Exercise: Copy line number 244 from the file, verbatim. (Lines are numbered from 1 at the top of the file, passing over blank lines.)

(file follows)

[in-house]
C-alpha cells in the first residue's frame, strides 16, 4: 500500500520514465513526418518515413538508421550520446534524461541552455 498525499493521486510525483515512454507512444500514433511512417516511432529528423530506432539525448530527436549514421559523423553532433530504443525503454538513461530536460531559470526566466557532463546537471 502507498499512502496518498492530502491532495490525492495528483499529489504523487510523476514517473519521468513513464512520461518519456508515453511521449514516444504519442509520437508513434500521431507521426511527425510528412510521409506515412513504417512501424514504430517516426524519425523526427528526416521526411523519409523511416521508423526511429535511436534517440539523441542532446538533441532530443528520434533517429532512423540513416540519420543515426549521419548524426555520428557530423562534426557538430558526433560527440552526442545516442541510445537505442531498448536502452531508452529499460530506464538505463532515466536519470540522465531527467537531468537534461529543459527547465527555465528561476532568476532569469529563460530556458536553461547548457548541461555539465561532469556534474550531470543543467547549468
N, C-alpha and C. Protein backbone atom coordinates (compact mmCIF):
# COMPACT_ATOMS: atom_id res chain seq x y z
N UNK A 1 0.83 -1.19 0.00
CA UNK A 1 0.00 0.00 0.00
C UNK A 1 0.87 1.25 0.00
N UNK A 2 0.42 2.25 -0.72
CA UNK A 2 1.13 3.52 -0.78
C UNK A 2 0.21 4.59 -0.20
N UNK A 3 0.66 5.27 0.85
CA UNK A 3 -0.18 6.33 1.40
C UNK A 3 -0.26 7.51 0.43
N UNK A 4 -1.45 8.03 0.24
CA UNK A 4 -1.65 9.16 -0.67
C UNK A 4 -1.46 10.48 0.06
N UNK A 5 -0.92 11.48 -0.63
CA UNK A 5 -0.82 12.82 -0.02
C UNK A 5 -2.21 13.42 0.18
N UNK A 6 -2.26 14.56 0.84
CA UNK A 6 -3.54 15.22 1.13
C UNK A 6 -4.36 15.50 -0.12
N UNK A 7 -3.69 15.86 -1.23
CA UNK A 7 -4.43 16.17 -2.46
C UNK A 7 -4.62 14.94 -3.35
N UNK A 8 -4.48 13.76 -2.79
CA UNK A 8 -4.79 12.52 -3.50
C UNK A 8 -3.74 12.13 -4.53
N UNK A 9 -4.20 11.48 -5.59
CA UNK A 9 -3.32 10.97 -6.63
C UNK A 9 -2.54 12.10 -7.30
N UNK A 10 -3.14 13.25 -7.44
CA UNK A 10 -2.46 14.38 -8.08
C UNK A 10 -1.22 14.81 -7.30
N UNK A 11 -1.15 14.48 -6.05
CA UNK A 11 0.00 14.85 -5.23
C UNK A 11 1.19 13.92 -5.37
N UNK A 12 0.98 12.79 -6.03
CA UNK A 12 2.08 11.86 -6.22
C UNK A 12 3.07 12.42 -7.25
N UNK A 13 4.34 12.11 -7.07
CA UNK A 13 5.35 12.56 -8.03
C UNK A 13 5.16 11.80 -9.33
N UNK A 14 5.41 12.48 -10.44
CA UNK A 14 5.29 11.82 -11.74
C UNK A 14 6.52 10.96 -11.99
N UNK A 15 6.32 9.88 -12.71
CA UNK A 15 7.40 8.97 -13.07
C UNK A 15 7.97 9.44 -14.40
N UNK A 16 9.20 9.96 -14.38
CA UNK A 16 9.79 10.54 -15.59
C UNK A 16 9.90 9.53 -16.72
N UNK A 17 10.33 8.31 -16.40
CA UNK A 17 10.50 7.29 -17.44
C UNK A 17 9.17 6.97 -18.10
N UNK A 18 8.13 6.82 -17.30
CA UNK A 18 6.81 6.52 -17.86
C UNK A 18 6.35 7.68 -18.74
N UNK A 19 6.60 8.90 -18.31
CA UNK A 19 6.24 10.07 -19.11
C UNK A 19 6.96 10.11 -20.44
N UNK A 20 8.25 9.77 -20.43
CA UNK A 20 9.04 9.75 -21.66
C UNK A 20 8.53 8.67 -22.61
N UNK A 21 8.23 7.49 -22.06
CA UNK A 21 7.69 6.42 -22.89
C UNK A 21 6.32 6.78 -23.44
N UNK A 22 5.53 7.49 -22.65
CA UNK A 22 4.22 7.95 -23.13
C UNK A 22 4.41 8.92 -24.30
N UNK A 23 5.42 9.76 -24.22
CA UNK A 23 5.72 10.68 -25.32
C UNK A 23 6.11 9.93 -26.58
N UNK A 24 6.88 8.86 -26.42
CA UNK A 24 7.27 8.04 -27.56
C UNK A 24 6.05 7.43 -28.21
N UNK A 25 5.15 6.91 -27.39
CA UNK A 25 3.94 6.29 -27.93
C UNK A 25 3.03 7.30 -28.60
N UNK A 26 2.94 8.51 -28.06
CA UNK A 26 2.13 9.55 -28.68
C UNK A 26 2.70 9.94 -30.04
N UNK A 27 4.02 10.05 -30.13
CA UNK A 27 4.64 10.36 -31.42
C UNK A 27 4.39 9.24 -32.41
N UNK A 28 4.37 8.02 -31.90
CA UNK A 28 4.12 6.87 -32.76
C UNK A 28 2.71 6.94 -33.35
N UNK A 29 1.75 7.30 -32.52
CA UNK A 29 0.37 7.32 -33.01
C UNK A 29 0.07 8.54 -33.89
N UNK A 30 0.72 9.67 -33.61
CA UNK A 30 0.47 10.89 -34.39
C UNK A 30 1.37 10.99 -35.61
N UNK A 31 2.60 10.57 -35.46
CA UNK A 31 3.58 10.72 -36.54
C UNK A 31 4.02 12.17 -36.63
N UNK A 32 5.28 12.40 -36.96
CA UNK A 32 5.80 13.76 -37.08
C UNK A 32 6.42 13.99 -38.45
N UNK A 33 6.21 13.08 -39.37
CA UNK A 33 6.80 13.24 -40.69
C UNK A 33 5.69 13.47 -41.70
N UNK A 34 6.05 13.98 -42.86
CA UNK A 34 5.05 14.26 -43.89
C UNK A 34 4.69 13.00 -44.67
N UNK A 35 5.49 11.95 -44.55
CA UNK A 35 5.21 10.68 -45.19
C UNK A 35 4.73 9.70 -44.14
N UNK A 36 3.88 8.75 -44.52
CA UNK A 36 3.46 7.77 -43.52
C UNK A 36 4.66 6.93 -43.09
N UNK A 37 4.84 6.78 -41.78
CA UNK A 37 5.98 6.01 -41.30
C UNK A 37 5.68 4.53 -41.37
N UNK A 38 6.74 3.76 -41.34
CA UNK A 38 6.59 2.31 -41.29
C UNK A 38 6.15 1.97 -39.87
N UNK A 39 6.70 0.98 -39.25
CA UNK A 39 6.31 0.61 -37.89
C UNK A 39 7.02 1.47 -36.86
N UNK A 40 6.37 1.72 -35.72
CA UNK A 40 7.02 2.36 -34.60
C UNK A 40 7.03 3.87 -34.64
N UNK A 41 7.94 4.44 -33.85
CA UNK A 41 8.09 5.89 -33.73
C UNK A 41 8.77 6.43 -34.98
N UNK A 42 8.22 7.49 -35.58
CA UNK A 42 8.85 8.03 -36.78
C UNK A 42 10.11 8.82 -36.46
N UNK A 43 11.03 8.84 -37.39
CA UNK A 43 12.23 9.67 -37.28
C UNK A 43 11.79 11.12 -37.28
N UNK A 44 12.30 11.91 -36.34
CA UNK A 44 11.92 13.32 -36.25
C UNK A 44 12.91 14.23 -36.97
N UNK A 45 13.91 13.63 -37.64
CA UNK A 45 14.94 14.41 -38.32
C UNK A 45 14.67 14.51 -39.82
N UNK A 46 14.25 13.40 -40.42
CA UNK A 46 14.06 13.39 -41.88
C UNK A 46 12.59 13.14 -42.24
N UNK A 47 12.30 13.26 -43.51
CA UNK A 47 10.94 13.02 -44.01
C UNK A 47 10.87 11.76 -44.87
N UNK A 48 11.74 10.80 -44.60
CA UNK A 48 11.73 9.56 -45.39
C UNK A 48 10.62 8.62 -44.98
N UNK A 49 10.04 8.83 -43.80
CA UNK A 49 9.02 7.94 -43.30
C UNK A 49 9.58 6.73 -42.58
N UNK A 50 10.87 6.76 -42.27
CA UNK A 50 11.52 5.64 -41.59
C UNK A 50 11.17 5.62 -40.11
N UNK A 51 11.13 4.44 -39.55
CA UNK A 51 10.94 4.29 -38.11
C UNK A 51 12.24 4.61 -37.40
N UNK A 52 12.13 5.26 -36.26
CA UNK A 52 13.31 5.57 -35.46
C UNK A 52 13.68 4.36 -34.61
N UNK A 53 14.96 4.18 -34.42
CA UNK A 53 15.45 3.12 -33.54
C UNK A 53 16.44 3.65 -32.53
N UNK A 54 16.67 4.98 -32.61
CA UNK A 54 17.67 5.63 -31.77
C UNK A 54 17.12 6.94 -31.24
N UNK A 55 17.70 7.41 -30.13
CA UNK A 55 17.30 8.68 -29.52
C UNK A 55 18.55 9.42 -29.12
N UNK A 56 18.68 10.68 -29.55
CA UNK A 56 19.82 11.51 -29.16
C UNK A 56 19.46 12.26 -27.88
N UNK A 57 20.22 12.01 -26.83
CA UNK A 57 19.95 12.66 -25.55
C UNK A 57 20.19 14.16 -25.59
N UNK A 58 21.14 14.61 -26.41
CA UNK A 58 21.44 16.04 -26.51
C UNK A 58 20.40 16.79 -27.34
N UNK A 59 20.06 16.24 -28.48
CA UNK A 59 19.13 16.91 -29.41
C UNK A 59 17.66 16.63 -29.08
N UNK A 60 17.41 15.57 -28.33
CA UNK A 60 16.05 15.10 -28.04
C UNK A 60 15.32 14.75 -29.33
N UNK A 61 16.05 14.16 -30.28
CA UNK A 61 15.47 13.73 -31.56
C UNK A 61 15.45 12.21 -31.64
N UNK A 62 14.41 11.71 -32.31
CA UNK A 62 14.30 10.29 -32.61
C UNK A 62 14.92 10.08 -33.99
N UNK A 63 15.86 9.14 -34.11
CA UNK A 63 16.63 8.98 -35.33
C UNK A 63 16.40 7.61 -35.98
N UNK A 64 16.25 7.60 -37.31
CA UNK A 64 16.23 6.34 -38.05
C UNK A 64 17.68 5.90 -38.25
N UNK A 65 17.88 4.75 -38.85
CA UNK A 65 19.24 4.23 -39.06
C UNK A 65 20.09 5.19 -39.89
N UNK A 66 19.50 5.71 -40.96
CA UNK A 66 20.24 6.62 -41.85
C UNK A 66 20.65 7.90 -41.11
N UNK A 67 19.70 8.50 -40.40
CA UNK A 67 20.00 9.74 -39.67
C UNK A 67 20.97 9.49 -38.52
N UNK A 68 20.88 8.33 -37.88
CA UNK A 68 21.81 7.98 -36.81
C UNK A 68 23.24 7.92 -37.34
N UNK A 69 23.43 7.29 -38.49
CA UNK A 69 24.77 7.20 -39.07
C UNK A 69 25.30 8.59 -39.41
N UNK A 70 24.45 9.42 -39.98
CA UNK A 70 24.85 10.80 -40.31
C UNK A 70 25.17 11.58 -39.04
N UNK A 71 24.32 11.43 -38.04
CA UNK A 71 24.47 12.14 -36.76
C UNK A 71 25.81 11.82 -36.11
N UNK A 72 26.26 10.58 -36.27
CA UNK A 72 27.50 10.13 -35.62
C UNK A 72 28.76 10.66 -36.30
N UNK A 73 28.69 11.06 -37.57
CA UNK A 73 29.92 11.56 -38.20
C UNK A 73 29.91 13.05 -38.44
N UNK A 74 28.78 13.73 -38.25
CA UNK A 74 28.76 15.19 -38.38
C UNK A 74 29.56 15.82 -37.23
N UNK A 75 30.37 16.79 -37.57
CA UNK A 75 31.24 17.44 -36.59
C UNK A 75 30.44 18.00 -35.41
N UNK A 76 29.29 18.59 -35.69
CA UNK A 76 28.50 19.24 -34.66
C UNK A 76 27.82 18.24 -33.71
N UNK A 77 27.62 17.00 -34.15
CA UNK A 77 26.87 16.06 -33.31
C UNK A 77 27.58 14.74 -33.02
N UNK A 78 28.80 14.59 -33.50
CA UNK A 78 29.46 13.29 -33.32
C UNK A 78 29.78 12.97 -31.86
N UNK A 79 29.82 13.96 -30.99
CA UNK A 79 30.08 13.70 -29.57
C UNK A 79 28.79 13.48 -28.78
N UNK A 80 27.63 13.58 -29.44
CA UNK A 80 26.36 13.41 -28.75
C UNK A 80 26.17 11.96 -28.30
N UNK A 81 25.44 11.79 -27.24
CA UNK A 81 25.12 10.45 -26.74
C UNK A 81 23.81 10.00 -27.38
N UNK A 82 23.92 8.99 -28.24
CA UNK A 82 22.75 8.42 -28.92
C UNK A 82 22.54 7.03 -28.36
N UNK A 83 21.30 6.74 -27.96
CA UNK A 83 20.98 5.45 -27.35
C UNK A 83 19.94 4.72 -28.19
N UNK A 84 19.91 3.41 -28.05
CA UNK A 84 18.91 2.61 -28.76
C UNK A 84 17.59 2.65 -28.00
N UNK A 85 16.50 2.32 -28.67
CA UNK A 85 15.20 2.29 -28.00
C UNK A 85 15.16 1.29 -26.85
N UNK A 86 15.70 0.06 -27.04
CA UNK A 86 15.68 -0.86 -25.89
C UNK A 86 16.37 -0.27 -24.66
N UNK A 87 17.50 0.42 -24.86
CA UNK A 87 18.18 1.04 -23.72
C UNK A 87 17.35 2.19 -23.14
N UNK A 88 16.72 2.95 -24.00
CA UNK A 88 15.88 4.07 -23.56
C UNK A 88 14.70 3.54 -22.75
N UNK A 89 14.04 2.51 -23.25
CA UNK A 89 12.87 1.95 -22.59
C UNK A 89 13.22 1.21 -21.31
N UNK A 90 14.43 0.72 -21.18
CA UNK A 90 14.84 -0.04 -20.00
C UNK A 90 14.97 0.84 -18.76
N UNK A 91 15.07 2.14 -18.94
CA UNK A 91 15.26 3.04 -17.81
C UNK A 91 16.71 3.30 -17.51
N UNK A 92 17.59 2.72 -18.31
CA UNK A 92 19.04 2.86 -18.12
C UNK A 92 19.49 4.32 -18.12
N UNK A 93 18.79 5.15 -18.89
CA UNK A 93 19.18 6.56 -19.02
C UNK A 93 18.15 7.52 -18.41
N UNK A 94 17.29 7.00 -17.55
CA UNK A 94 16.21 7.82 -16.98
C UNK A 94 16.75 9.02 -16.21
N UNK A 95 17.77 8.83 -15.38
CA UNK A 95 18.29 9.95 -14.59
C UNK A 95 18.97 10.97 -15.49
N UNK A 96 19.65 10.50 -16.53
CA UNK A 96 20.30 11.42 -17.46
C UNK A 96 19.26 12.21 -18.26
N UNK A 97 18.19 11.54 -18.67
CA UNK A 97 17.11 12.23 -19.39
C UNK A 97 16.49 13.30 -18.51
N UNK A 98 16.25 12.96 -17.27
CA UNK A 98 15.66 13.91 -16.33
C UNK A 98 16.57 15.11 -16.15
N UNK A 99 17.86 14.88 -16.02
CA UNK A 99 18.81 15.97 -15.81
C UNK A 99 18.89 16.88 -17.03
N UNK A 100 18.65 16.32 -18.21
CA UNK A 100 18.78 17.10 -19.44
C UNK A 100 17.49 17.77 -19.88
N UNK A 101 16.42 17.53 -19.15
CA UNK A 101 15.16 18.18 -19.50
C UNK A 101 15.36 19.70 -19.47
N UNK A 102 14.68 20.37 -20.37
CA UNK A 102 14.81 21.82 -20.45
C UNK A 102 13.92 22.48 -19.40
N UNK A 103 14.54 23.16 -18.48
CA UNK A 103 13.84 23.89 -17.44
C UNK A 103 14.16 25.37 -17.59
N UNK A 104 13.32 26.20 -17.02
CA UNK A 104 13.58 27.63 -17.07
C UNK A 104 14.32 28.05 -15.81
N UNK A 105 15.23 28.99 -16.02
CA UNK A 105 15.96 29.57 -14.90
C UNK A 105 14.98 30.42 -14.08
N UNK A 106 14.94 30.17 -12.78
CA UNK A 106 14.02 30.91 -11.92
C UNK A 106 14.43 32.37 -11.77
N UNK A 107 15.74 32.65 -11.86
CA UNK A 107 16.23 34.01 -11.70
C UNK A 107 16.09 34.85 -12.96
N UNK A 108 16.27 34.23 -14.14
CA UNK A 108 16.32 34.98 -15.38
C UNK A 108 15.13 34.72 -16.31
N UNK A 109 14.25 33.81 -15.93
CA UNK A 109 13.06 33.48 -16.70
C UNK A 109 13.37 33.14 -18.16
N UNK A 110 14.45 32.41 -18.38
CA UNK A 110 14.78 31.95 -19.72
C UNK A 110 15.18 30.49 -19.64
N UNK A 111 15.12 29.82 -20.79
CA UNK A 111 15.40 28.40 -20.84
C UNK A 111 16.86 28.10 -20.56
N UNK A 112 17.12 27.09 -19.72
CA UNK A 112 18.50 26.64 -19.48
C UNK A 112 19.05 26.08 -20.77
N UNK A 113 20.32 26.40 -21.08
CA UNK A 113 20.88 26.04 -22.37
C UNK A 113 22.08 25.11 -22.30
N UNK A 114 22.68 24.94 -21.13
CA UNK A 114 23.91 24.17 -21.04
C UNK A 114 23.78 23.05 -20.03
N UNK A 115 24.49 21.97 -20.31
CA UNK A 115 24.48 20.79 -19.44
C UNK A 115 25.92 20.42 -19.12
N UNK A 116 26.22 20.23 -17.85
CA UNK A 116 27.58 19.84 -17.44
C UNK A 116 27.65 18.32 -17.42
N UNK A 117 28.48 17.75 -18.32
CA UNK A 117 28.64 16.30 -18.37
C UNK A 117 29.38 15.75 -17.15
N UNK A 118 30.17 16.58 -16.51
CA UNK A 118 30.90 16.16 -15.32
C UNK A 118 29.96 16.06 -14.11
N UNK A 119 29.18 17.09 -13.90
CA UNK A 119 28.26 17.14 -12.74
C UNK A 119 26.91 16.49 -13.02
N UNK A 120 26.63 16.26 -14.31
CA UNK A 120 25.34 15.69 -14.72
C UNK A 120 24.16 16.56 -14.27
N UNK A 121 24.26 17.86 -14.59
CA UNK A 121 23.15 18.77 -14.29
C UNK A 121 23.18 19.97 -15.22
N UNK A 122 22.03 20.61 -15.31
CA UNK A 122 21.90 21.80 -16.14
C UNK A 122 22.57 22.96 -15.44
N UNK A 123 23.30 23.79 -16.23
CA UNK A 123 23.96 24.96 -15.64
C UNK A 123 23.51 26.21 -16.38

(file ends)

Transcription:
C UNK A 80 26.17 11.96 -28.30